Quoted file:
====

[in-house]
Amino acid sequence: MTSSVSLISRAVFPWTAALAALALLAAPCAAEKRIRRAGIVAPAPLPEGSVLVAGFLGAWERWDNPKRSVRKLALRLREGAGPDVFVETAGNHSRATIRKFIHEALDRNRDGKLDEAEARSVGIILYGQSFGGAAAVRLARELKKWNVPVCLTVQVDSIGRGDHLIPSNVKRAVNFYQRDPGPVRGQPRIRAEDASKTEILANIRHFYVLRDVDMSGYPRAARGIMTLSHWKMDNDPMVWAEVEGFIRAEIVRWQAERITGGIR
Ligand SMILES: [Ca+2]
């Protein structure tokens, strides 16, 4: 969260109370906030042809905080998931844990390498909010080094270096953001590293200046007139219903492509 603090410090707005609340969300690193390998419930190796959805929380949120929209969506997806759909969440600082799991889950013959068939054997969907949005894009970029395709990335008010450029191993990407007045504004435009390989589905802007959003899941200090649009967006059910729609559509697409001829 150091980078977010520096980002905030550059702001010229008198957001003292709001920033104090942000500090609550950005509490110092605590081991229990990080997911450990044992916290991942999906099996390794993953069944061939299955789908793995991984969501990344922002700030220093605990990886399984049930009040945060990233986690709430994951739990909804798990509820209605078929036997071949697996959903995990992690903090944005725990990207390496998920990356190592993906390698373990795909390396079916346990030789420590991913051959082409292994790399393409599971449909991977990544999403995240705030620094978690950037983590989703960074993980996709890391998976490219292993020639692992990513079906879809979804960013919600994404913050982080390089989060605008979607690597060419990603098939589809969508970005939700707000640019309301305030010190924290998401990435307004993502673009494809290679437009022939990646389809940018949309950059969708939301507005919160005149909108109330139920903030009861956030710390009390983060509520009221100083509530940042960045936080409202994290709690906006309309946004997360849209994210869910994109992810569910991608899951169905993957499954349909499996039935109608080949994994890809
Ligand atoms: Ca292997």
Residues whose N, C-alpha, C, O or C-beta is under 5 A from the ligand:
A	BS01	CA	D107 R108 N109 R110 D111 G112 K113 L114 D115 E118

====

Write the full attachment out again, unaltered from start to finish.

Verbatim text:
[in-house]
Amino acid sequence: MTSSVSLISRAVFPWTAALAALALLAAPCAAEKRIRRAGIVAPAPLPEGSVLVAGFLGAWERWDNPKRSVRKLALRLREGAGPDVFVETAGNHSRATIRKFIHEALDRNRDGKLDEAEARSVGIILYGQSFGGAAAVRLARELKKWNVPVCLTVQVDSIGRGDHLIPSNVKRAVNFYQRDPGPVRGQPRIRAEDASKTEILANIRHFYVLRDVDMSGYPRAARGIMTLSHWKMDNDPMVWAEVEGFIRAEIVRWQAERITGGIR
Ligand SMILES: [Ca+2]
């Protein structure tokens, strides 16, 4: 969260109370906030042809905080998931844990390498909010080094270096953001590293200046007139219903492509 603090410090707005609340969300690193390998419930190796959805929380949120929209969506997806759909969440600082799991889950013959068939054997969907949005894009970029395709990335008010450029191993990407007045504004435009390989589905802007959003899941200090649009967006059910729609559509697409001829 150091980078977010520096980002905030550059702001010229008198957001003292709001920033104090942000500090609550950005509490110092605590081991229990990080997911450990044992916290991942999906099996390794993953069944061939299955789908793995991984969501990344922002700030220093605990990886399984049930009040945060990233986690709430994951739990909804798990509820209605078929036997071949697996959903995990992690903090944005725990990207390496998920990356190592993906390698373990795909390396079916346990030789420590991913051959082409292994790399393409599971449909991977990544999403995240705030620094978690950037983590989703960074993980996709890391998976490219292993020639692992990513079906879809979804960013919600994404913050982080390089989060605008979607690597060419990603098939589809969508970005939700707000640019309301305030010190924290998401990435307004993502673009494809290679437009022939990646389809940018949309950059969708939301507005919160005149909108109330139920903030009861956030710390009390983060509520009221100083509530940042960045936080409202994290709690906006309309946004997360849209994210869910994109992810569910991608899951169905993957499954349909499996039935109608080949994994890809
Ligand atoms: Ca292997």
Residues whose N, C-alpha, C, O or C-beta is under 5 A from the ligand:
A	BS01	CA	D107 R108 N109 R110 D111 G112 K113 L114 D115 E118